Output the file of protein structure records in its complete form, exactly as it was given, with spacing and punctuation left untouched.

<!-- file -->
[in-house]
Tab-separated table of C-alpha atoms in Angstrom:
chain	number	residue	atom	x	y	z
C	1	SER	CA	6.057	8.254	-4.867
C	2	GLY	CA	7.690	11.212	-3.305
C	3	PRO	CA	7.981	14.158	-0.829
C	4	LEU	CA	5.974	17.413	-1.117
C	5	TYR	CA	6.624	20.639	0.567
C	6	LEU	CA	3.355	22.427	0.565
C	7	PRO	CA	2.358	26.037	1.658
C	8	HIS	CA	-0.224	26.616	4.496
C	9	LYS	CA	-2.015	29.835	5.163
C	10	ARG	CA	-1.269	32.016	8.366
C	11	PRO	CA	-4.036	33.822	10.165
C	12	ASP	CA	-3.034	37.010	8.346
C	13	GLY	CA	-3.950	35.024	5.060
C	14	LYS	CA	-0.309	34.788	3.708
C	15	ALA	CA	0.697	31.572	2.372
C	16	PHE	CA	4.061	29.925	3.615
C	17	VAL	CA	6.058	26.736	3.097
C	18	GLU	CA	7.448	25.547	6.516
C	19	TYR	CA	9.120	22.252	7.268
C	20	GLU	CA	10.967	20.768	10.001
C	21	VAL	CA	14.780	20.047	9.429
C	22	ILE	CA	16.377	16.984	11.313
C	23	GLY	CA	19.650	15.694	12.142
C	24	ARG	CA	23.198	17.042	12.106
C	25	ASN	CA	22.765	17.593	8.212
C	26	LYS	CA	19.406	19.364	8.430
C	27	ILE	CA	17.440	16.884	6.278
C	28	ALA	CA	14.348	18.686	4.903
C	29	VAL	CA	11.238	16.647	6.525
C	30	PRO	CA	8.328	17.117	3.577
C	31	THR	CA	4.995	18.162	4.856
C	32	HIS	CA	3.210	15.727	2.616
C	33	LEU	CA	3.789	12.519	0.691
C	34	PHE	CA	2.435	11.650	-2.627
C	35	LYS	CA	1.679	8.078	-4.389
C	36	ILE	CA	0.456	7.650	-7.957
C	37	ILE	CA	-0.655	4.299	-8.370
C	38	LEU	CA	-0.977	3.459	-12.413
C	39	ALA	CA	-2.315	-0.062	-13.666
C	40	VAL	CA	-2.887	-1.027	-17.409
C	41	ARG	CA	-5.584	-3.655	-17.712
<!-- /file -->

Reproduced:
[in-house]
Tab-separated table of C-alpha atoms in Angstrom:
chain	number	residue	atom	x	y	z
C	1	SER	CA	6.057	8.254	-4.867
C	2	GLY	CA	7.690	11.212	-3.305
C	3	PRO	CA	7.981	14.158	-0.829
C	4	LEU	CA	5.974	17.413	-1.117
C	5	TYR	CA	6.624	20.639	0.567
C	6	LEU	CA	3.355	22.427	0.565
C	7	PRO	CA	2.358	26.037	1.658
C	8	HIS	CA	-0.224	26.616	4.496
C	9	LYS	CA	-2.015	29.835	5.163
C	10	ARG	CA	-1.269	32.016	8.366
C	11	PRO	CA	-4.036	33.822	10.165
C	12	ASP	CA	-3.034	37.010	8.346
C	13	GLY	CA	-3.950	35.024	5.060
C	14	LYS	CA	-0.309	34.788	3.708
C	15	ALA	CA	0.697	31.572	2.372
C	16	PHE	CA	4.061	29.925	3.615
C	17	VAL	CA	6.058	26.736	3.097
C	18	GLU	CA	7.448	25.547	6.516
C	19	TYR	CA	9.120	22.252	7.268
C	20	GLU	CA	10.967	20.768	10.001
C	21	VAL	CA	14.780	20.047	9.429
C	22	ILE	CA	16.377	16.984	11.313
C	23	GLY	CA	19.650	15.694	12.142
C	24	ARG	CA	23.198	17.042	12.106
C	25	ASN	CA	22.765	17.593	8.212
C	26	LYS	CA	19.406	19.364	8.430
C	27	ILE	CA	17.440	16.884	6.278
C	28	ALA	CA	14.348	18.686	4.903
C	29	VAL	CA	11.238	16.647	6.525
C	30	PRO	CA	8.328	17.117	3.577
C	31	THR	CA	4.995	18.162	4.856
C	32	HIS	CA	3.210	15.727	2.616
C	33	LEU	CA	3.789	12.519	0.691
C	34	PHE	CA	2.435	11.650	-2.627
C	35	LYS	CA	1.679	8.078	-4.389
C	36	ILE	CA	0.456	7.650	-7.957
C	37	ILE	CA	-0.655	4.299	-8.370
C	38	LEU	CA	-0.977	3.459	-12.413
C	39	ALA	CA	-2.315	-0.062	-13.666
C	40	VAL	CA	-2.887	-1.027	-17.409
C	41	ARG	CA	-5.584	-3.655	-17.712